Paris REDO workshop framework

The 23-26 April REDO workshop in France was more or less centered on the following question : are the ritual or ritualized practices we are studying effective, and what do we mean by this? In other words : what type of effects might we expect these practices to have, do they indeed have them, and how can we evaluate these effects?

A first issue relates to the social effectiveness of these practices. Can they be said to further certain ideological or practical agendas (such as “reassembling democracy” or environmental protection) by bringing about or contributing to changes in the functioning of institutional bodies or in the way people feel, think and act in their everyday lives? This issue is at once conceptual (what counts as “change”?), methodological (how are such “changes” to be determined?), and empirical (do these “changes” indeed take place?). It raises questions concerning the potential of different (bodily, symbolic, legislative, etc.) modes of collective expression, and their emergence in different (political, civic, personal, etc.) spheres of action.

A second issue relates to the ritual effectiveness of these practices. Are they successful as rituals (or instances of ritualized behavior), and what exactly might such “success” entail? This obviously implies a theory (or two) regarding the distinctive qualities of ritual or ritualized action as such: what it is, what it does, etc. This issue is important for religious studies scholars. The Eucharist is not just a shared meal, but a ritual communion, a large-scale spontaneous memorial is not just a pubic assembly but a ritual one (or is it?), a pilgrimage is not just a walk, but a ritual journey, some protest actions are not just demonstrations of dissenting convictions but highly ritualized ones, many festival performances are not just displays but ritual events, etc. What makes for the “ritual” quality of these practices, and what consequences does it have?

It is hoped that by addressing these two issues we will be better equipped to ask (and hopefully answer) the question that lies at the heart of the REDO project: in what manner might the ritual effectiveness of the practices we are studying contribute (or not) to their social effectiveness? In other words, how can ritual (help to) save the planet?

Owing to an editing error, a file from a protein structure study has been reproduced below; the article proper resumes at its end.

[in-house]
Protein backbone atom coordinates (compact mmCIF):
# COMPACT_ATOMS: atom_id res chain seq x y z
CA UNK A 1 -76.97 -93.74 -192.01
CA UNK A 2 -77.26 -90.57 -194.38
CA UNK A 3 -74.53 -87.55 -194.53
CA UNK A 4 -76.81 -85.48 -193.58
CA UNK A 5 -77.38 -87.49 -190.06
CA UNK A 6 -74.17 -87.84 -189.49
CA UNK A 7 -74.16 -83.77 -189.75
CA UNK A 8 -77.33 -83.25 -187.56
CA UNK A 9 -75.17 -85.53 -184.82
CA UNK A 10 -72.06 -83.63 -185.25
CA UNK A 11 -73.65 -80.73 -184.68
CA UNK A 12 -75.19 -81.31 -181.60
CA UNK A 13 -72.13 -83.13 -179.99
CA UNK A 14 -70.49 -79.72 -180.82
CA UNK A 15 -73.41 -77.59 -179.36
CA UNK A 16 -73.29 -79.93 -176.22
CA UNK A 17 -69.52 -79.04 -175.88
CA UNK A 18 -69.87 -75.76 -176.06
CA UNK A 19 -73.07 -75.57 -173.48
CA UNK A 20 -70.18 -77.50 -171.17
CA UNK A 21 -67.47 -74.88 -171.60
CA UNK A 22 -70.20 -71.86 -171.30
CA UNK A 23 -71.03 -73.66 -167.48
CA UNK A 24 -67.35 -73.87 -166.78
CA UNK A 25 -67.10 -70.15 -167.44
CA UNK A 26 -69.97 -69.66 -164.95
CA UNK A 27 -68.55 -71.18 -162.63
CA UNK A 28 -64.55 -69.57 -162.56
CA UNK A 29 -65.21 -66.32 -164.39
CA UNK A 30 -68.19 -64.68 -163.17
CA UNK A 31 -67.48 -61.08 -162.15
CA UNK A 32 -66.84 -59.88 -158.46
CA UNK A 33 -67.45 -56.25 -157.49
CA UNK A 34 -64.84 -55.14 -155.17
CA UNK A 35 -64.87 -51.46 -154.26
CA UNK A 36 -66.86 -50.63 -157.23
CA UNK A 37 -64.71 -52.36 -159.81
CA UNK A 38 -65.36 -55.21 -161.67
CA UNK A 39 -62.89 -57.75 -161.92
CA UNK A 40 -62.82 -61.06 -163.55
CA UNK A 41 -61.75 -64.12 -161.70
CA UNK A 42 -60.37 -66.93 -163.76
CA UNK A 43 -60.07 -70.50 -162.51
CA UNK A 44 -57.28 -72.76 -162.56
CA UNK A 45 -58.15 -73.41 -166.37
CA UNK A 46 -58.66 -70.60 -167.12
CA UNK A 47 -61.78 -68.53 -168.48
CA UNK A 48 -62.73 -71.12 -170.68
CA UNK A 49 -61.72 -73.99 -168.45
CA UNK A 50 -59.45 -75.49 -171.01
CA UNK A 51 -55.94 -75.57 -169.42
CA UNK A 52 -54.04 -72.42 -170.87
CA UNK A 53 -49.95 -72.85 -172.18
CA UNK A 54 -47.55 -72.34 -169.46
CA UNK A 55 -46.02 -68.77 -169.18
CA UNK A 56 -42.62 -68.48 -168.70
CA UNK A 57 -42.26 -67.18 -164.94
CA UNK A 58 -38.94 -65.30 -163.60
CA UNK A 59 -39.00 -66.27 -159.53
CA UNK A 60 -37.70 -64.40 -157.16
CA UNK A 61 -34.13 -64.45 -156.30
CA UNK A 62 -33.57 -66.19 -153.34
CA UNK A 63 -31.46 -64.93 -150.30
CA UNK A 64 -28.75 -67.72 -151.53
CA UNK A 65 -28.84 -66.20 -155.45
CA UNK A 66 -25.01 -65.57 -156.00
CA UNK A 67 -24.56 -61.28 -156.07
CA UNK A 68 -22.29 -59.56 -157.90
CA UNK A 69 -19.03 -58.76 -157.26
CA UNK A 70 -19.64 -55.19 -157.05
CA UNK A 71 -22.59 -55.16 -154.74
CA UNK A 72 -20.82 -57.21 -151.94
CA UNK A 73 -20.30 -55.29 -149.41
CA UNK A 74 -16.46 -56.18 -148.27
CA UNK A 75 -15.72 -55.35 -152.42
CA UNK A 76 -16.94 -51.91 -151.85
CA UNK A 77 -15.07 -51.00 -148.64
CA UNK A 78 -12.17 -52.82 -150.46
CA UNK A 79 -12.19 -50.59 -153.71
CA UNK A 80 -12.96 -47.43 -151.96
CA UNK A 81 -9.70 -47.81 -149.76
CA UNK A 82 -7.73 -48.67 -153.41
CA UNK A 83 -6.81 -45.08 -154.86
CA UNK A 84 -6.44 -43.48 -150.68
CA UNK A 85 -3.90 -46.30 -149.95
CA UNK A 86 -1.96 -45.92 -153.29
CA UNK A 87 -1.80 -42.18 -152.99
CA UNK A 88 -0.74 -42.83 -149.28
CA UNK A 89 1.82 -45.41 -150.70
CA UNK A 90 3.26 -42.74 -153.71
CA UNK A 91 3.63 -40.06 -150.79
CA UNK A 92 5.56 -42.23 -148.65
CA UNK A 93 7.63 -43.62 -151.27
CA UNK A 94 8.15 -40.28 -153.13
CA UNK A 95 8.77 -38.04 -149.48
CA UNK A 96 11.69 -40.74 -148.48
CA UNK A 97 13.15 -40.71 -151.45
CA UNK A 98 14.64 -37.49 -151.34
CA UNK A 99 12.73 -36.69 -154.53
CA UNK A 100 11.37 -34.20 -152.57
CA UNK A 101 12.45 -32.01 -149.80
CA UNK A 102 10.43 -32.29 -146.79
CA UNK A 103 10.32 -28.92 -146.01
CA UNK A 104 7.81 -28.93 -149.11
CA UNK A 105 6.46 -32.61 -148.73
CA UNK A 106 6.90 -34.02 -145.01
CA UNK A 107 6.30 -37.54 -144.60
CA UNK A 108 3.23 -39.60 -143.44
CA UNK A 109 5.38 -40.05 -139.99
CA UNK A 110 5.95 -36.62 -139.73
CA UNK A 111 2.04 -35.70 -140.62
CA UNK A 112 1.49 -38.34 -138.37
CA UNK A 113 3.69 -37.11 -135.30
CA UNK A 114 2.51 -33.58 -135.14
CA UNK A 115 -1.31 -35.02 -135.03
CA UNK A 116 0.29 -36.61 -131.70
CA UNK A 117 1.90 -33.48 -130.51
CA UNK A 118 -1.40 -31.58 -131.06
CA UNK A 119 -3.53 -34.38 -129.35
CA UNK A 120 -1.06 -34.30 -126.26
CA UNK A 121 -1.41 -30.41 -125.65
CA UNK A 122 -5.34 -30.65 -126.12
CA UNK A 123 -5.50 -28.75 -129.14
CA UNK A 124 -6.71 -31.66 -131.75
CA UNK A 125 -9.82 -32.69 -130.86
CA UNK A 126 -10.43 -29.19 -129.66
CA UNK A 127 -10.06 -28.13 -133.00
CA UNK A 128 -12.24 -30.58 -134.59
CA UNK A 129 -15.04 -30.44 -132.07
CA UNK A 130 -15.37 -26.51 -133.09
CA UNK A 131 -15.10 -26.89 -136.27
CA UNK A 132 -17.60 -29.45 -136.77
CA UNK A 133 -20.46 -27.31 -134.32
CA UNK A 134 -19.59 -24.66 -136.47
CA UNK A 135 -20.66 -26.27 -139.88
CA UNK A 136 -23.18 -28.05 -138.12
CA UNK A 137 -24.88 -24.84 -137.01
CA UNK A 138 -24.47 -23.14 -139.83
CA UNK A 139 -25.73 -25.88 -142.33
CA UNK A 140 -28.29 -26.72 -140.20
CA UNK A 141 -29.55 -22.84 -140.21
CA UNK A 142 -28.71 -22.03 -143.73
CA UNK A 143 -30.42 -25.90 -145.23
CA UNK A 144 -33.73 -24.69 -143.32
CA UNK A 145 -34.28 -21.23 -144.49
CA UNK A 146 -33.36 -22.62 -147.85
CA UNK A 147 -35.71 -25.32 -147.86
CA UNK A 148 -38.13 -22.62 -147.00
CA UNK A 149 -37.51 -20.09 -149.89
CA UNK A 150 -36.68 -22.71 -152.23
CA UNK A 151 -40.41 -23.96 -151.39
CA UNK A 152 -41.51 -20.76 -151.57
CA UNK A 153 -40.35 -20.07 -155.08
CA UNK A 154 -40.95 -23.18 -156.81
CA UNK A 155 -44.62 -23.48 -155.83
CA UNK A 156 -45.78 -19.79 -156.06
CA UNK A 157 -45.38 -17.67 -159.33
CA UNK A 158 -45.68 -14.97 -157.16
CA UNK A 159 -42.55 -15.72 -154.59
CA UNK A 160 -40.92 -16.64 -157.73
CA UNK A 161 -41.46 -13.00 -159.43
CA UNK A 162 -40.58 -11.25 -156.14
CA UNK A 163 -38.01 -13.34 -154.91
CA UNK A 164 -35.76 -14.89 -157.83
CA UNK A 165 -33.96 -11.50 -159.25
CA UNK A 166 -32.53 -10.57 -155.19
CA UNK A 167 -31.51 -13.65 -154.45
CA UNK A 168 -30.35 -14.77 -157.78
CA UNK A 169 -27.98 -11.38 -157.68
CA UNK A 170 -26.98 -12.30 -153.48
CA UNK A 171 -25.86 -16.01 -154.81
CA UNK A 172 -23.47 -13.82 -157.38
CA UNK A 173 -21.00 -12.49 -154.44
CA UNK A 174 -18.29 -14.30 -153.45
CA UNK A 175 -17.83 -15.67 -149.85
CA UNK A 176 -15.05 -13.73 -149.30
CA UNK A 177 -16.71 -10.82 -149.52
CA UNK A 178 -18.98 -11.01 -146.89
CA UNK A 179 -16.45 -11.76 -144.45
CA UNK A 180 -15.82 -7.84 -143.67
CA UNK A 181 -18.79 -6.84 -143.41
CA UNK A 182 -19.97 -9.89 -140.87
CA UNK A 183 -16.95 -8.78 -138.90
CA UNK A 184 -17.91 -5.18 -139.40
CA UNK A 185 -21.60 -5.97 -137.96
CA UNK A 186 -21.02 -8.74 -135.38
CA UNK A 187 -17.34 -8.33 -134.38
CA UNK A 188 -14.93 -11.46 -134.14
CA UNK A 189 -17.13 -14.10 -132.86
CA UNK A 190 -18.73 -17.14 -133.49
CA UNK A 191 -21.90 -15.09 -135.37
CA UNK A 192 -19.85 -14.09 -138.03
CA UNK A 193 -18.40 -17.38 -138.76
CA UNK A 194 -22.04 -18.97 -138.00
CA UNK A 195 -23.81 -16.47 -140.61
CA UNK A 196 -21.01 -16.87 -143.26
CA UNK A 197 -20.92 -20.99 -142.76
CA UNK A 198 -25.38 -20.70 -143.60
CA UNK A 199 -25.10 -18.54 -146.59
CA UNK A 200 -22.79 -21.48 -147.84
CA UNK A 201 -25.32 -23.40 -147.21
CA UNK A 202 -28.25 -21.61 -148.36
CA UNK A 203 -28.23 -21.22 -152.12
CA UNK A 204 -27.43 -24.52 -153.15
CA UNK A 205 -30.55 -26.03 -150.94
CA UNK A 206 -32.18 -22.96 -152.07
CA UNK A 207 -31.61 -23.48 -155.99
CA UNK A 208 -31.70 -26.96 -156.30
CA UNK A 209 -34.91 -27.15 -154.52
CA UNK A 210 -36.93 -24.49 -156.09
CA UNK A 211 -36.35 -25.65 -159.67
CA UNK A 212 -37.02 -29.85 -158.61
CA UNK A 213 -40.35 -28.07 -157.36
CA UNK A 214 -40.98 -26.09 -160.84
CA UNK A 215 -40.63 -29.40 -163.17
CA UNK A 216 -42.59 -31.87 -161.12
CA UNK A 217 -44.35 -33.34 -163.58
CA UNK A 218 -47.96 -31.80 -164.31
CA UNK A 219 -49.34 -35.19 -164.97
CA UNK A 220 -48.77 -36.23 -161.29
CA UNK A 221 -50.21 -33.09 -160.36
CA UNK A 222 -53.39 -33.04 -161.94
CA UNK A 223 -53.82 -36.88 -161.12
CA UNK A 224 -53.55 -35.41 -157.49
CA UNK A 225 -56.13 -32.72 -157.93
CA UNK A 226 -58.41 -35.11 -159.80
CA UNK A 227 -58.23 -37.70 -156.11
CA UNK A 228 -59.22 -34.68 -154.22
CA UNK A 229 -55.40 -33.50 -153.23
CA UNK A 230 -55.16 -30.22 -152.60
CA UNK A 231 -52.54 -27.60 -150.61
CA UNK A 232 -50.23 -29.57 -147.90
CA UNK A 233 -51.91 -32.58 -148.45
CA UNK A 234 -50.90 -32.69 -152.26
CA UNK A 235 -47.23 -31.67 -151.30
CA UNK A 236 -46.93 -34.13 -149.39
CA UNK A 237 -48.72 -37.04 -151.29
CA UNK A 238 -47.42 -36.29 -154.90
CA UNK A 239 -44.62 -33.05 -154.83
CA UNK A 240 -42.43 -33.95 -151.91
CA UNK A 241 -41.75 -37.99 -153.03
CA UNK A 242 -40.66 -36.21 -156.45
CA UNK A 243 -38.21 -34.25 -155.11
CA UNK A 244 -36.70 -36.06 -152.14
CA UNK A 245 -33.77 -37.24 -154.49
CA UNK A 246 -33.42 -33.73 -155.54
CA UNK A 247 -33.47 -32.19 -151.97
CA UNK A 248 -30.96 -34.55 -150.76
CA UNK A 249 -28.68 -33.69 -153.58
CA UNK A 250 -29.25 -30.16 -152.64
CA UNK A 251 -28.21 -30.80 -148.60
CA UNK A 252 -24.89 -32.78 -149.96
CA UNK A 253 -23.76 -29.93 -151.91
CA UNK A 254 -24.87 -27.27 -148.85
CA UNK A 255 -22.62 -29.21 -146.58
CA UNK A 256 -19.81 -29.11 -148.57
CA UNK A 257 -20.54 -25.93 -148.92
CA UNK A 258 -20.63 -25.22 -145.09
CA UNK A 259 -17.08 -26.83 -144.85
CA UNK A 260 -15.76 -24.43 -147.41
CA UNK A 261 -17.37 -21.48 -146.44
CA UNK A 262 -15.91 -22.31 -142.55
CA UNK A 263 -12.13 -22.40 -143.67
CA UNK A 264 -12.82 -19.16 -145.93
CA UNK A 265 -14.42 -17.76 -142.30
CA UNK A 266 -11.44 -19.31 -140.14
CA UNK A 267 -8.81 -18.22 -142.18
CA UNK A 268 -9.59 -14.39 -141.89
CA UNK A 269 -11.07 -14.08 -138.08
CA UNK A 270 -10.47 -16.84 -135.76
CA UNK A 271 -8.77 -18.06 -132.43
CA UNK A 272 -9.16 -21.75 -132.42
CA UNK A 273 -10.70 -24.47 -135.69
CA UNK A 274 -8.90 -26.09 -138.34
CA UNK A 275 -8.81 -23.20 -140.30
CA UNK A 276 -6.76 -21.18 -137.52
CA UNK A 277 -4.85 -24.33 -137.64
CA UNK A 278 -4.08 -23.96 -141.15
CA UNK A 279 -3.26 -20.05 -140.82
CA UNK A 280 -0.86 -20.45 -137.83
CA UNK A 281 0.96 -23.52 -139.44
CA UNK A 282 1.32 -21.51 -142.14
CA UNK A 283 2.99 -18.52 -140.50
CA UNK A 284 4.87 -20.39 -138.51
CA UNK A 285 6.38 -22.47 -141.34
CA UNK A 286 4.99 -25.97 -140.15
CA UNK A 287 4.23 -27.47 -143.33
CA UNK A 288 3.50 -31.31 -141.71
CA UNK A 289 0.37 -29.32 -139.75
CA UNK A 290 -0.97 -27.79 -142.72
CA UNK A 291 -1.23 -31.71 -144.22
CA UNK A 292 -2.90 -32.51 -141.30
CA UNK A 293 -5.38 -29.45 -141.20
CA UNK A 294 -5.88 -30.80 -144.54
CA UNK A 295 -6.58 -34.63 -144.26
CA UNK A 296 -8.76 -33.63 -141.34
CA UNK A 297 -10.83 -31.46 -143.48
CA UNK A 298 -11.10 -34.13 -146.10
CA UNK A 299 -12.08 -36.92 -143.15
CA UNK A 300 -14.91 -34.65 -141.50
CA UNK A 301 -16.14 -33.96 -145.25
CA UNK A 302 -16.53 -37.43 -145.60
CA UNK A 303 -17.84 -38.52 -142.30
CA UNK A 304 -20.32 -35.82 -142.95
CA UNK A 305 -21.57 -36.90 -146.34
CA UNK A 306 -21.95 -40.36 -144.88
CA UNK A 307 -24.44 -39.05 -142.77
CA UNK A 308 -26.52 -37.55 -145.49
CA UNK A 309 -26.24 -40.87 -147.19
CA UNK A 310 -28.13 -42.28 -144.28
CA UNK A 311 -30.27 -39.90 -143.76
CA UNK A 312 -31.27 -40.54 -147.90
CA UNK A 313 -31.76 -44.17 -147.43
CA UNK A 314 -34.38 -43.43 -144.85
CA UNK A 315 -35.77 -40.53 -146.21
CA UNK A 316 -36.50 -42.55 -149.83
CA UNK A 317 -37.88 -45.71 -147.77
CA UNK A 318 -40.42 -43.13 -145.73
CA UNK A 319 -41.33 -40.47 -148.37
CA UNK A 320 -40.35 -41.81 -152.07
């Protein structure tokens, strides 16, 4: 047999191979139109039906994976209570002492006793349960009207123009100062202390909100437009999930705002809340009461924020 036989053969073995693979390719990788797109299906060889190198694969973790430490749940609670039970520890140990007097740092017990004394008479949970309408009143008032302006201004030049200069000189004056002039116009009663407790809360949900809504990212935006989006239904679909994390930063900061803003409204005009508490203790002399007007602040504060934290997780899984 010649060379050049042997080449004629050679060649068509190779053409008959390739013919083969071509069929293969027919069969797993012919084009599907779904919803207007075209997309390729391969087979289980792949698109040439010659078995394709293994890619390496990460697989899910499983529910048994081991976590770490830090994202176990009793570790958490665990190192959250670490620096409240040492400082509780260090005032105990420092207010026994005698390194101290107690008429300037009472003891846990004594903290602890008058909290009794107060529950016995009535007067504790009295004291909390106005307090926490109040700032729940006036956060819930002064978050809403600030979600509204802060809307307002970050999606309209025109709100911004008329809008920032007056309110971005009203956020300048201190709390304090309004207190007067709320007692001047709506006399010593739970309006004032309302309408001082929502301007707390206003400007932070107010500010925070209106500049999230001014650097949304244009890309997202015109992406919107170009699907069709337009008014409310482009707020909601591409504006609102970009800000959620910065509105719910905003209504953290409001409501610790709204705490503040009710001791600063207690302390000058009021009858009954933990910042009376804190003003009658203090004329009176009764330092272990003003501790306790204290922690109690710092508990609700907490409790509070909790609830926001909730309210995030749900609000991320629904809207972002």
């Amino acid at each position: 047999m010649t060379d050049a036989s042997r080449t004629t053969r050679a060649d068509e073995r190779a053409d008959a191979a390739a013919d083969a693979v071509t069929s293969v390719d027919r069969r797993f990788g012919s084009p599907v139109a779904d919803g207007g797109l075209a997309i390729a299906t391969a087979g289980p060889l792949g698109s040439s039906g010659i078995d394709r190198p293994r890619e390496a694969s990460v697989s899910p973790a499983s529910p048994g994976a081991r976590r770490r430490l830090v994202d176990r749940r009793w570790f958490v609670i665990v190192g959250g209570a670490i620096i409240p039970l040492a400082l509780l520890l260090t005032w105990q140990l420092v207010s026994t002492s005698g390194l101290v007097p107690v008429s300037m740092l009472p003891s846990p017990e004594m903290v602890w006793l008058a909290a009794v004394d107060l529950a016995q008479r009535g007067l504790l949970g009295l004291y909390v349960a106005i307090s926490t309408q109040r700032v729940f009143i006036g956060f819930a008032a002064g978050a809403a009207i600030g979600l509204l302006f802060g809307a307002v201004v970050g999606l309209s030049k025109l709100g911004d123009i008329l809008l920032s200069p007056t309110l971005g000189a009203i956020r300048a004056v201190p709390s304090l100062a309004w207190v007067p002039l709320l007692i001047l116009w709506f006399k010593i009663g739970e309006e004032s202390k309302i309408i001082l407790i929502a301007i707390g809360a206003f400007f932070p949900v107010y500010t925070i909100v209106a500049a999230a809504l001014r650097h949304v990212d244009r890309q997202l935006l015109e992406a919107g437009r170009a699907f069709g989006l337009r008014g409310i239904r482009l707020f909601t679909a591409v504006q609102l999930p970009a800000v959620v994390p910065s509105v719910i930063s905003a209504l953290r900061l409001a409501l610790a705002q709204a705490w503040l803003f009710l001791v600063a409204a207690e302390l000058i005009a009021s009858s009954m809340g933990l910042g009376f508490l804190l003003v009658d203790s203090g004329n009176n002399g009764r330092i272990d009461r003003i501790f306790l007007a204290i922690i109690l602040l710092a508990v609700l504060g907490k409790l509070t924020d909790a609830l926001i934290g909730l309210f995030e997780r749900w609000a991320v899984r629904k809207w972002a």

In preparation for the workshop, REDO project members are asked to submit a small preliminary paper (5000-7000 words including references) based on their sub-project material and dealing with at least some aspects of these issues. These texts are to be thought of as first drafts of one of the journal articles or book chapters we have all committed ourselves to writing within the framework of our participation in the project. In this respect, the “Publications plan” recently sent around by Sarah should be kept in mind. The idea is that we all read each other’s papers in advance, and as many of them as possible will be discussed during the two full days of the workshop (April 24 and 25) at the Chateau de Rosay in Normandy ( The deadlines are March 20 for abstracts, and April 10 for the papers themselves.

The practices studied in the REDO sub-projects are diverse: open assemblies of mourning, indigenous, community-based or alternative festivals, pilgrimages, collective dancing, innovative forms of the Eucharist, environmental protest, the Occupy movement, rural ecotourism, reforestation projects, interreligious musical performances, etc. The disciplinary traditions project members draw upon are also diverse: religious studies, history, anthropology, philosophy, theology, sociology, political science, etc. We should therefore expect significant divergence in how each of us tackles the issues of ritual and social effectiveness. It is up to us to bring these differences into conversation and debate, so as to allow for a better understanding of the (conceptual, methodological and empirical) advantages and disadvantages of our respective accounts. This should help us to identify the complementarities that link our different approaches and the degree to which they are upheld by shared concerns. A number of local scholars, among them Bruno Latour, will contribute to these goals by participating in discussions during the workshop. Suggested readings regarding Latour’s work and those of closely related contemporary scholars are provided below.


The other local scholars participating in workshop discussions are anthropologists, specialists in the field of ritual and sensitive to the issues central to the REDO project: Gregory Delaplace who works in Mongolia on funerary rites, relationships with ghosts and the dead, and local conceptions of territory ; Emma Gobin working on afro-cuban religious rituals and New Age practices in Cuba ; Marika Moisseeff who works on Austrialian Aboriginal populations and on contemporary Western notions of the body and the person ; Anne-Christine Taylor, who works in Amazonia on ritual, indigenous notions of subjecthood, and social memory. Published work of theirs can be found on their respective Web pages.


A separate, preparatory session on methods, for REDO project members only, will also take place the afternoon of April 22 in Paris. In order for this session to be as concrete and helpful as possible, all the while remaining fairly open ended, interested participants are invited to submit (by April 15) 5-10 lines of text outlining a methodological issue or problem that they have come up against or that they anticipate coming up against in their research projects. The session will be devoted to discussing four or five of these problems.

Published Oct. 28, 2015 5:37 PM - Last modified Sep. 25, 2019 2:55 PM